World Trade

Mexico cannot match US incentives for a planned Tesla battery factory, according to a minister.

MEXICO CITY, May 2 (Reuters) – Mexico’s finance minister said on Friday that if Tesla (NASDAQ:TSLA) Inc. constructs a battery facility in the country, it will be unable to equal the incentives provided under U.S. legislation to tame inflation.

Tesla has not stated whether it will construct a battery factory in Mexico, but local authorities say Tesla has scouted possible locations in the central states of Hidalgo, Queretaro, and Puebla.


“We didn’t squander (Tesla’s) time assuming we’d be able to equal the United States’ Inflation Reduction Act,” Finance Minister Rogelio Ramirez told journalists at an event with Citigroup’s Mexico subsidiary.

Tesla’s Latin American representative did not quickly reply to a request for comment.

The Inflation Reduction Act, signed in August, provides a $7,500 tax credit to electric-vehicle purchasers if the car’s battery meets a benchmark for getting components from the United States or other free trade partners, such as Mexico.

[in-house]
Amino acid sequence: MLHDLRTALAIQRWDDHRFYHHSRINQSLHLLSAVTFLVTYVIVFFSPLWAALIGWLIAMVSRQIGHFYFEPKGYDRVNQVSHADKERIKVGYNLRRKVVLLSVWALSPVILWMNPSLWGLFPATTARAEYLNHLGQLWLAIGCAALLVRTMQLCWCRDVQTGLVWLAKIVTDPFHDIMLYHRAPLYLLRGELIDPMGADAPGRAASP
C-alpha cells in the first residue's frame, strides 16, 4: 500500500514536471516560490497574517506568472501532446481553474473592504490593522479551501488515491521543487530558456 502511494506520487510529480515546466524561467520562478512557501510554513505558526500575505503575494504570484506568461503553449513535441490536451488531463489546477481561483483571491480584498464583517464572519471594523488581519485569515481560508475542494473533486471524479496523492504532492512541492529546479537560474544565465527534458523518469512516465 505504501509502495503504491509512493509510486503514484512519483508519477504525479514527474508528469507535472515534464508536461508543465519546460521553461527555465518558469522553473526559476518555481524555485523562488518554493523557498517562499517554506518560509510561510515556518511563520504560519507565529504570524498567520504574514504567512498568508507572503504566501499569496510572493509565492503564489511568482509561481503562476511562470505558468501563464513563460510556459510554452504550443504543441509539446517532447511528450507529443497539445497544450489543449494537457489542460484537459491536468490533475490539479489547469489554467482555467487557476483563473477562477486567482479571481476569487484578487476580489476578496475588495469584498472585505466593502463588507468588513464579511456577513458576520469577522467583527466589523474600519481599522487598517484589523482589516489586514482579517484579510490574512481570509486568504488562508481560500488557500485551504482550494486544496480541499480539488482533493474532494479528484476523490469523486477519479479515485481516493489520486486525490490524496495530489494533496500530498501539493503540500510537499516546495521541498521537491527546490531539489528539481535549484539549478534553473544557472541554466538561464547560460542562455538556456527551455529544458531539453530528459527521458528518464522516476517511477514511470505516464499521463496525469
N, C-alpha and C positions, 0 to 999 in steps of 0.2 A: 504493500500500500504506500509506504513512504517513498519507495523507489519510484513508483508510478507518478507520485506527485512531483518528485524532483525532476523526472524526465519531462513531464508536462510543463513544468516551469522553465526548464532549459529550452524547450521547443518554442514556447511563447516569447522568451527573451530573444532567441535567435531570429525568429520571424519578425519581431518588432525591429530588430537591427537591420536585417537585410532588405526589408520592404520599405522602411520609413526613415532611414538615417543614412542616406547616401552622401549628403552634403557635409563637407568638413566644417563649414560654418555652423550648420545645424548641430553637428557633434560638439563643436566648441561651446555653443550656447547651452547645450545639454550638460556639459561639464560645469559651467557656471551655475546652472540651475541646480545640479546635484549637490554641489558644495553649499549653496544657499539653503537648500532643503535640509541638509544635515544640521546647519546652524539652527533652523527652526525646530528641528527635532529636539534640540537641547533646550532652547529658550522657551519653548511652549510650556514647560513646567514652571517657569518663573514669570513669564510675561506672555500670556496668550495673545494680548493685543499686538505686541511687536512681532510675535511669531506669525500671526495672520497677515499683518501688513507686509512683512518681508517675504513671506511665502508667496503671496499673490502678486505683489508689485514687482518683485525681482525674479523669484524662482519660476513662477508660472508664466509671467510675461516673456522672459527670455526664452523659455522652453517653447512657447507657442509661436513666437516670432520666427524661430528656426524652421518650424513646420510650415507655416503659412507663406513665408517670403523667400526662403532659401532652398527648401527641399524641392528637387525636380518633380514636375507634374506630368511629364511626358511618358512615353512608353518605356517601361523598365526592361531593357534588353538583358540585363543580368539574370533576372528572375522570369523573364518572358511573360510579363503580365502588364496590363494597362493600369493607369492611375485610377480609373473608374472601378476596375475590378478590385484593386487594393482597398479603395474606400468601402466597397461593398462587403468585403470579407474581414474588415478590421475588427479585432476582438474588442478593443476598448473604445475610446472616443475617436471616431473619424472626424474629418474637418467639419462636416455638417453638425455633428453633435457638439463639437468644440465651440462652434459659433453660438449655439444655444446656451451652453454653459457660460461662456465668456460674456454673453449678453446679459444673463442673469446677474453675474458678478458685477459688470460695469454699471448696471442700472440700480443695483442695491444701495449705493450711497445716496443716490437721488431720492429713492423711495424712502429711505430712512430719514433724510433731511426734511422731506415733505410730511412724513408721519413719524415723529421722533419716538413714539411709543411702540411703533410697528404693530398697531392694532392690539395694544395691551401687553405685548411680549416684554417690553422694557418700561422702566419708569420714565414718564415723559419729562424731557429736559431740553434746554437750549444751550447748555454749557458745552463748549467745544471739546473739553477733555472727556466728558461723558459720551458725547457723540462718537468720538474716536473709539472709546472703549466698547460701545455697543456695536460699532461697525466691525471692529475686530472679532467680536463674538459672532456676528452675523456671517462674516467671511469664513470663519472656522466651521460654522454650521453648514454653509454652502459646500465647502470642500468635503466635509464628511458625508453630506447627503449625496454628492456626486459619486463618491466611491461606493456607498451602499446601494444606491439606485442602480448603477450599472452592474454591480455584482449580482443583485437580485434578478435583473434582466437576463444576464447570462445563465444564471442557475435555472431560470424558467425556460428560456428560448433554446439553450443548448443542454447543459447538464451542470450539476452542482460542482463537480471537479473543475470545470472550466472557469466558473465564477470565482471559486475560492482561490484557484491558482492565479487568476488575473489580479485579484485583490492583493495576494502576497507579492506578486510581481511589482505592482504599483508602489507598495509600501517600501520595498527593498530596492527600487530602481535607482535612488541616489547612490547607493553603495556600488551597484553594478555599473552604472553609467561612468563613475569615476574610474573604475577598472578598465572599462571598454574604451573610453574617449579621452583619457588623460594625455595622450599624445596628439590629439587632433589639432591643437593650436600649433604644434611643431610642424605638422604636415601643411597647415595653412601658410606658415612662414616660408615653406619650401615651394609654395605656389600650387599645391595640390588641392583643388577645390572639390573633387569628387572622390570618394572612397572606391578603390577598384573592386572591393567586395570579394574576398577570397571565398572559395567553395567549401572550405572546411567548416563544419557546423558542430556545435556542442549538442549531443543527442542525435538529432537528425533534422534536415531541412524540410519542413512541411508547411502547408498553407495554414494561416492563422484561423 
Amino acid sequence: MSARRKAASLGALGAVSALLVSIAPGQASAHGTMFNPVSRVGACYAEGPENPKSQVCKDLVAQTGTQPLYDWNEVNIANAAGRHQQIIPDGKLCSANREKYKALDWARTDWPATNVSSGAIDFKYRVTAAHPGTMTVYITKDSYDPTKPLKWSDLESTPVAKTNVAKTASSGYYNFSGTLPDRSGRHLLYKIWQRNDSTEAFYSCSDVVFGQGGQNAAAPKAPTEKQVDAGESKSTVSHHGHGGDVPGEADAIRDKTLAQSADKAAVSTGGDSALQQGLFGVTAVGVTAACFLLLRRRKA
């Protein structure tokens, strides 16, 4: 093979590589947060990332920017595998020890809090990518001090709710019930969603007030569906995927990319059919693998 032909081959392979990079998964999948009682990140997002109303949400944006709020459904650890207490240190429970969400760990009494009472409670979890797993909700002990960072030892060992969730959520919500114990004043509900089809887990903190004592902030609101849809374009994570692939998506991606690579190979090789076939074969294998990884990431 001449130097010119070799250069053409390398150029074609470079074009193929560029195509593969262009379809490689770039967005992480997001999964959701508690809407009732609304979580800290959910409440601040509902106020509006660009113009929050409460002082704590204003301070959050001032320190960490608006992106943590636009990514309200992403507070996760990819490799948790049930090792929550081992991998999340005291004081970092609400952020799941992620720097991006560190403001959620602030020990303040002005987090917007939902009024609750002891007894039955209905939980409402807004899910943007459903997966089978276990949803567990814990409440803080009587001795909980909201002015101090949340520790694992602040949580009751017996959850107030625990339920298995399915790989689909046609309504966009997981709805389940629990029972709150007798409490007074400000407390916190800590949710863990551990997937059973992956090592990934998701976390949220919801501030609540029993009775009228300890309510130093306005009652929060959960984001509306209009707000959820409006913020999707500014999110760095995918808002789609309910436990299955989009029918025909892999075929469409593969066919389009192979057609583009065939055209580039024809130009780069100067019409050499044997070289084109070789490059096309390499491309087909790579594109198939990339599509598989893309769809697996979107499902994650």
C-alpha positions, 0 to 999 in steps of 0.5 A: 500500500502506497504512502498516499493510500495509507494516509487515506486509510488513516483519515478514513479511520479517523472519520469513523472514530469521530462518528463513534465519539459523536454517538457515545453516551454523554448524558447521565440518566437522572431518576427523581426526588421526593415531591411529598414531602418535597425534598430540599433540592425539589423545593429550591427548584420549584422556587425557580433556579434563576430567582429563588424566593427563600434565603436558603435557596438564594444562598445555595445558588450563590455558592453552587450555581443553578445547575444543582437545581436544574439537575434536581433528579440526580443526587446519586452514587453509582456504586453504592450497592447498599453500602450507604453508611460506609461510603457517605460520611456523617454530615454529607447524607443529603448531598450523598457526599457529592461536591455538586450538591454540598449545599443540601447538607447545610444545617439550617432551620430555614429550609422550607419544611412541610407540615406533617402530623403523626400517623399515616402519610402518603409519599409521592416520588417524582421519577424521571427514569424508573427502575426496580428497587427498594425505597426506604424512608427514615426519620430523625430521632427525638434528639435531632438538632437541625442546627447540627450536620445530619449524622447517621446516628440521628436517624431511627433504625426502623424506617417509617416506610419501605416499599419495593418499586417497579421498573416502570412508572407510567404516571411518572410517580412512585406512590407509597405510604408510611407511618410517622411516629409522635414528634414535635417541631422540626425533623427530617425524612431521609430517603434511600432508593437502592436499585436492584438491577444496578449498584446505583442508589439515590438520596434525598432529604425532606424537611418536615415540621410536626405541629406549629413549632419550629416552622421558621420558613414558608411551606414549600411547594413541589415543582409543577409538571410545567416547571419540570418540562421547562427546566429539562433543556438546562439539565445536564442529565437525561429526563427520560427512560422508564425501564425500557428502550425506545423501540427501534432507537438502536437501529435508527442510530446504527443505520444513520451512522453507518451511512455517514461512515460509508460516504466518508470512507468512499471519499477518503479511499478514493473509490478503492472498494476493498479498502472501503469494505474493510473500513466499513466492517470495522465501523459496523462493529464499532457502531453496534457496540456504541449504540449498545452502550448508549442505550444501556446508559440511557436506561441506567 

Tesla CEO Elon Musk announced on Wednesday that the company would construct a gigafactory in the northern state of Nuevo Leon, which could bring in up to $10 billion in investment and generate 10,000 jobs.

While Mexico hailed the investment, Tesla stated that it “did not require any type of fiscal stimulus” beyond the advantages permitted under Mexico’s free trade agreements in order to construct the factory,” according to Ramirez.


A decision on establishing a battery factory in Mexico has yet to be made.

“The battery plant was not in (Tesla’s) initial proposal; it was suggested by the Mexican administration,” Ramirez explained.

Without the law, Mexico, according to Ramirez, would be unable to equal US incentives.


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